Exercise training programs for patients with chronic diseases typically involve hospital-based supervised training two or three times a week. However, attendance at hospital-based exercise training is difficult for debilitated patients with cancer; and though patients with advanced cancer are willing to exercise they strongly prefer to do so at home [6,7]. However the beneficial impact of such home-based training is still unclear and is difficult to measure. For example, a recent study of home-based semi-supervised exercise was unsuccessful because of unexpected poor accrual and high dropout rates [8]. Outside of such studies, community or home-based supervised training is often not readily available for patients with medical conditions. Thus by default, a self-directed unsupervised home exercise program is often recommended for patients unable or unwilling to attend hospital training, despite the inherent difficulties in monitoring exercise adherence and intensity. Other approaches are therefore needed which can deliver a safe and effective exercise stimulus at home, in a manner which is suitable for use by patients with poor physical function.

Neuromuscular electrical stimulation (NMES) delivers a controlled contractile stimulus to underlying muscles via surface electrodes placed on the skin. It is widely used for rehabilitation of neurological or orthopedic conditions. NMES is often used to assist with rehabilitation following joint surgery [9], by helping to speed up the recovery of muscle strength and joint function. Moreover, NMES used in conjunction with voluntary contraction exercises, accelerates leg muscle strengthening after knee arthroplasty [10]. More recently NMES has been assessed for patients suffering chronic medical conditions. In debilitated patients with COPD or CHF, NMES of the large lower limb muscles was shown to increase muscle size [11], improve muscular strength and overall exercise capacity [12-14], facilitate activities of daily living, and improve quality of life [15].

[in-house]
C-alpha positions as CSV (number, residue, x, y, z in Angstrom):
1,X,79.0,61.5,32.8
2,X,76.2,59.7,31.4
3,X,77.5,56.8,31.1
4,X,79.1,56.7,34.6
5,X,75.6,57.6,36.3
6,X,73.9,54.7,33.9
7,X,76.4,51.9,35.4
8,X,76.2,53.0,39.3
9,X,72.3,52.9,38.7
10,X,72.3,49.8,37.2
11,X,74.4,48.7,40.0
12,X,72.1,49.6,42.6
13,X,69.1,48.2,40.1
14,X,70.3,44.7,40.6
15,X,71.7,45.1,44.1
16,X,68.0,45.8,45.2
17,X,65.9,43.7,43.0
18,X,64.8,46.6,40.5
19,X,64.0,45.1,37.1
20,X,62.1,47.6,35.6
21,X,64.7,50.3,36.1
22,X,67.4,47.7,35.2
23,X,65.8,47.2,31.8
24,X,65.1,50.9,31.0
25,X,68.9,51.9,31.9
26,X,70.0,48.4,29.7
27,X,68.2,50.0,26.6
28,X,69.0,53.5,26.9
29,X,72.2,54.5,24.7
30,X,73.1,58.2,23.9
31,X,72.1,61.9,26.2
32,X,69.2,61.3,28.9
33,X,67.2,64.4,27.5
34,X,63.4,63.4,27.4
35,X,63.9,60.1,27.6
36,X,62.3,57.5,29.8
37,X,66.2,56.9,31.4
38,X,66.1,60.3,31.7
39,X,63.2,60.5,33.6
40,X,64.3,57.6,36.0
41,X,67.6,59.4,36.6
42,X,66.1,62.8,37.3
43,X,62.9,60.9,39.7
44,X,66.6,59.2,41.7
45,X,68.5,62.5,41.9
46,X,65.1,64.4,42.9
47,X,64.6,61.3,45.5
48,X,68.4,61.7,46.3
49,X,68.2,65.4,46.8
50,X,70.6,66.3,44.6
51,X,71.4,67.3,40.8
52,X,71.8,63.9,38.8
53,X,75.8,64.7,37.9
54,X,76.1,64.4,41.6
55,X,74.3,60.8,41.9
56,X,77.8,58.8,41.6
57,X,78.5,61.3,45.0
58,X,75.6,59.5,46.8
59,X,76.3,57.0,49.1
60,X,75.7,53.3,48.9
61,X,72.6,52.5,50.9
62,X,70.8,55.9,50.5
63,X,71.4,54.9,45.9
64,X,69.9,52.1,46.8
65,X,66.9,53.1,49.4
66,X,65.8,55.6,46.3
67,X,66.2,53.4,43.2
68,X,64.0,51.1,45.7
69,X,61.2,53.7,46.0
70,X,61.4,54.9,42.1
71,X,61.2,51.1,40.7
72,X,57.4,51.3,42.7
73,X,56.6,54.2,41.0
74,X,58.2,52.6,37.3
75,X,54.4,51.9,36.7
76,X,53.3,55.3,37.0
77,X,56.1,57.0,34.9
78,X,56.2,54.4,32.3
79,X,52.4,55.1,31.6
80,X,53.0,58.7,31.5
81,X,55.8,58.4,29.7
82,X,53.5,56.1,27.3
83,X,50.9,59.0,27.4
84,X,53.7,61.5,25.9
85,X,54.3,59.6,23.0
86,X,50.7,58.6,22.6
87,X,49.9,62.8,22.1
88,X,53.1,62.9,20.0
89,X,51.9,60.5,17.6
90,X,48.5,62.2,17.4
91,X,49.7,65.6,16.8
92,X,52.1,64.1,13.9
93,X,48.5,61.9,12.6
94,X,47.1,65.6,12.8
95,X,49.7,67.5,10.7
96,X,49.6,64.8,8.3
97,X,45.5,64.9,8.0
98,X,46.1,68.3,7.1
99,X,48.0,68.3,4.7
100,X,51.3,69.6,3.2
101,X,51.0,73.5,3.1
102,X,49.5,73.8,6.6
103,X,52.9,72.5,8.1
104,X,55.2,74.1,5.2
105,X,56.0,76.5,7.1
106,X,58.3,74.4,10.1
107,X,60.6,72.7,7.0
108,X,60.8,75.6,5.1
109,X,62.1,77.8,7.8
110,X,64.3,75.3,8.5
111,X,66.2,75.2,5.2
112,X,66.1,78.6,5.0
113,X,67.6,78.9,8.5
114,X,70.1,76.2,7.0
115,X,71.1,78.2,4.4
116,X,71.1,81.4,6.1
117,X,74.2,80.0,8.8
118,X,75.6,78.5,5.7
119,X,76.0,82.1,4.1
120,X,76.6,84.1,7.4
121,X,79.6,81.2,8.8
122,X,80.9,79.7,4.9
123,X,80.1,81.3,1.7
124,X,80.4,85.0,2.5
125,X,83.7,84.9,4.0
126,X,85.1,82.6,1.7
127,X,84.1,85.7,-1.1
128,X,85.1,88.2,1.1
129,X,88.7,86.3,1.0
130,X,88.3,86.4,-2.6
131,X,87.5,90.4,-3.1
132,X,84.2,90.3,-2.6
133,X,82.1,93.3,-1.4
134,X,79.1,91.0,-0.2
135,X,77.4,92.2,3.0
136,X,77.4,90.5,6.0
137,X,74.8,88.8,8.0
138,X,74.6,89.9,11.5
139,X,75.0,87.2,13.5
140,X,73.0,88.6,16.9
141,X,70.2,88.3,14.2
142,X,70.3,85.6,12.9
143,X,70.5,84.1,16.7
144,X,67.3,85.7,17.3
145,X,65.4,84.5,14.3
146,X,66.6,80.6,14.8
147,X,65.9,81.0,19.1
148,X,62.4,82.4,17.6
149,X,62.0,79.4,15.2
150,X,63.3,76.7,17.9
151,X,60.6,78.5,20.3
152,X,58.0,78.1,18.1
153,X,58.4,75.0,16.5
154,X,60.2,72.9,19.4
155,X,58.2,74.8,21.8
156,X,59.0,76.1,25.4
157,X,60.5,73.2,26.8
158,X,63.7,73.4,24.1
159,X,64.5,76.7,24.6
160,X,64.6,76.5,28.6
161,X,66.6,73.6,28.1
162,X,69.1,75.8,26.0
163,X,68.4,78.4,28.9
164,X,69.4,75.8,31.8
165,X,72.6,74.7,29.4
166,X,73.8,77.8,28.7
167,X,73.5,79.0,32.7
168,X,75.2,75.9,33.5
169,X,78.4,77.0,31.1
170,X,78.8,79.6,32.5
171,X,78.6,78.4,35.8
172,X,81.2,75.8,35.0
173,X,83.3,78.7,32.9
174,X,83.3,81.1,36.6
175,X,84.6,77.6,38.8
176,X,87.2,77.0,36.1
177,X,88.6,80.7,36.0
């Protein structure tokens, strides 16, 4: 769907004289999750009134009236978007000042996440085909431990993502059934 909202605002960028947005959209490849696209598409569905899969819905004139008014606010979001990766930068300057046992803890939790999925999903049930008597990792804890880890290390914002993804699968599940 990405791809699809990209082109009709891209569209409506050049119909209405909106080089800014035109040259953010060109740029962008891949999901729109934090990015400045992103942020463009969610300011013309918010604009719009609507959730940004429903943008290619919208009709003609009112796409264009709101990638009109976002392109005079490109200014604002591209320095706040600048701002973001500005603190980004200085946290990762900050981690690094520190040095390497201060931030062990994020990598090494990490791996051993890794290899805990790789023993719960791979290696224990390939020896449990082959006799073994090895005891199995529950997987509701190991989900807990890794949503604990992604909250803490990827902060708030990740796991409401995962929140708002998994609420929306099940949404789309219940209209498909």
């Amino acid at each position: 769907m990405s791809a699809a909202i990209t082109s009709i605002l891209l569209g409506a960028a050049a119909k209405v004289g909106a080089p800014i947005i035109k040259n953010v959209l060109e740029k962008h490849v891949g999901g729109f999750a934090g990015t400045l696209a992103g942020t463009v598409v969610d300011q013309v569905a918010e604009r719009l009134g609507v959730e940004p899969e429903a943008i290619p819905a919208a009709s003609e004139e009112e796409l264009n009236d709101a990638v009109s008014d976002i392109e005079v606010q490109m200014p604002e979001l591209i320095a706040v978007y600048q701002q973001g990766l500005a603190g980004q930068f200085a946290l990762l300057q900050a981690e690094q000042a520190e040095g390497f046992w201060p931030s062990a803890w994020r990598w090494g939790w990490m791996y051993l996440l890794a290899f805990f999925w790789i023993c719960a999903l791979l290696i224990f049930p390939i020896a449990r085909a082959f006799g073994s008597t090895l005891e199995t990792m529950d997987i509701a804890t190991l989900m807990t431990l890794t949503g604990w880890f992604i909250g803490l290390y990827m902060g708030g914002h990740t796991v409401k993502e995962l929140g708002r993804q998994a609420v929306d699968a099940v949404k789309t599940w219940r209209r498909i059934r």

Despite the evidence for effectiveness of NMES in other patient populations, relatively few studies have been performed to test the potential usefulness of NMES in patients with cancer. One case study reported use of NMES in a single patient with extensive metastatic lung cancer, who achieved improvements in mobility, function and quality of life with NMES [16]. Another pilot study used NMES in a randomized trial involving 16 advanced stage non-small cell lung cancer patients with good performance status. Those receiving NMES found it highly acceptable, but there was only a non-significant trend towards improvement in leg muscle strength or other measures of endurance and habitual daily activity [17]. In a follow-up phase II study, the same authors recruited lung cancer patients undergoing first-line palliative chemotherapy and randomized them to NMES intervention (30 patients) or a control (19 patients) group [18]. In this later study there was no improvement in the physical function tests (quadriceps strength or physical activity), and a lower than expected level of adherence. As a result, the authors concluded that NMES does appear to warrant further study in advanced lung cancer patients at this stage in their treatment [18]. This does not rule out a role for NMES to reduce muscle loss and dysfunction [19] in other patients with cancer, but to date there is still little published data on the use of NMES in patients with cancer in general, especially those with poor performance status.